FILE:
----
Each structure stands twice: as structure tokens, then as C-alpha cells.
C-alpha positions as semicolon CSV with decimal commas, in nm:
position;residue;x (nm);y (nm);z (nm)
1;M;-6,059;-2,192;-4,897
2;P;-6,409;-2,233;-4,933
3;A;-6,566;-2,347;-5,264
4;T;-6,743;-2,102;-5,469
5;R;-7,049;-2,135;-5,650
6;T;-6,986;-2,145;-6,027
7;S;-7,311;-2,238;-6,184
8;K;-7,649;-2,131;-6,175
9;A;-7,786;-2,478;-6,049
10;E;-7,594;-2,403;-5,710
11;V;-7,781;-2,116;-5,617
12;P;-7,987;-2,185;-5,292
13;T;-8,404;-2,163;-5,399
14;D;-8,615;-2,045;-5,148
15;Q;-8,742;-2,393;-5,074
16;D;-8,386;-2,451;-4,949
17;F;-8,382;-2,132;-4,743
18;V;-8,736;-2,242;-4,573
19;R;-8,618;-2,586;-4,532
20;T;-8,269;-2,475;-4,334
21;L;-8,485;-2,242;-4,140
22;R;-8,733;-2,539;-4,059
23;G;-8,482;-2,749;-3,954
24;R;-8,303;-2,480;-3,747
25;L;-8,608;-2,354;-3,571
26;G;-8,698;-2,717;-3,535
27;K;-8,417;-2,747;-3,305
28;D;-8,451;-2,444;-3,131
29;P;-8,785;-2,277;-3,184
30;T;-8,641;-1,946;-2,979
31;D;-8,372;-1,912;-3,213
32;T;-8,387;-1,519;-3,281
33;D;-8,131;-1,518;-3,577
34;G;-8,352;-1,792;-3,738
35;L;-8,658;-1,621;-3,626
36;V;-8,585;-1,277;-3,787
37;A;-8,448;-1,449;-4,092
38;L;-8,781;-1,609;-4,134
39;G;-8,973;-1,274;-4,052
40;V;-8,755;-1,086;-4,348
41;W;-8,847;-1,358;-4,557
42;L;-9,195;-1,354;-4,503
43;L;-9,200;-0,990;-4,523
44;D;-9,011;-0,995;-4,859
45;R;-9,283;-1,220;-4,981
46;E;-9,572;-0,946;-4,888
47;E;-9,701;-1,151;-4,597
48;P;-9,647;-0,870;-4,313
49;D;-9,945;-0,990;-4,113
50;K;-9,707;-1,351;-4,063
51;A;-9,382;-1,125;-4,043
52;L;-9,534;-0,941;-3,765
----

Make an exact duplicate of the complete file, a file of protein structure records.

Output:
Each structure stands twice: as structure tokens, then as C-alpha cells.
C-alpha positions as semicolon CSV with decimal commas, in nm:
position;residue;x (nm);y (nm);z (nm)
1;M;-6,059;-2,192;-4,897
2;P;-6,409;-2,233;-4,933
3;A;-6,566;-2,347;-5,264
4;T;-6,743;-2,102;-5,469
5;R;-7,049;-2,135;-5,650
6;T;-6,986;-2,145;-6,027
7;S;-7,311;-2,238;-6,184
8;K;-7,649;-2,131;-6,175
9;A;-7,786;-2,478;-6,049
10;E;-7,594;-2,403;-5,710
11;V;-7,781;-2,116;-5,617
12;P;-7,987;-2,185;-5,292
13;T;-8,404;-2,163;-5,399
14;D;-8,615;-2,045;-5,148
15;Q;-8,742;-2,393;-5,074
16;D;-8,386;-2,451;-4,949
17;F;-8,382;-2,132;-4,743
18;V;-8,736;-2,242;-4,573
19;R;-8,618;-2,586;-4,532
20;T;-8,269;-2,475;-4,334
21;L;-8,485;-2,242;-4,140
22;R;-8,733;-2,539;-4,059
23;G;-8,482;-2,749;-3,954
24;R;-8,303;-2,480;-3,747
25;L;-8,608;-2,354;-3,571
26;G;-8,698;-2,717;-3,535
27;K;-8,417;-2,747;-3,305
28;D;-8,451;-2,444;-3,131
29;P;-8,785;-2,277;-3,184
30;T;-8,641;-1,946;-2,979
31;D;-8,372;-1,912;-3,213
32;T;-8,387;-1,519;-3,281
33;D;-8,131;-1,518;-3,577
34;G;-8,352;-1,792;-3,738
35;L;-8,658;-1,621;-3,626
36;V;-8,585;-1,277;-3,787
37;A;-8,448;-1,449;-4,092
38;L;-8,781;-1,609;-4,134
39;G;-8,973;-1,274;-4,052
40;V;-8,755;-1,086;-4,348
41;W;-8,847;-1,358;-4,557
42;L;-9,195;-1,354;-4,503
43;L;-9,200;-0,990;-4,523
44;D;-9,011;-0,995;-4,859
45;R;-9,283;-1,220;-4,981
46;E;-9,572;-0,946;-4,888
47;E;-9,701;-1,151;-4,597
48;P;-9,647;-0,870;-4,313
49;D;-9,945;-0,990;-4,113
50;K;-9,707;-1,351;-4,063
51;A;-9,382;-1,125;-4,043
52;L;-9,534;-0,941;-3,765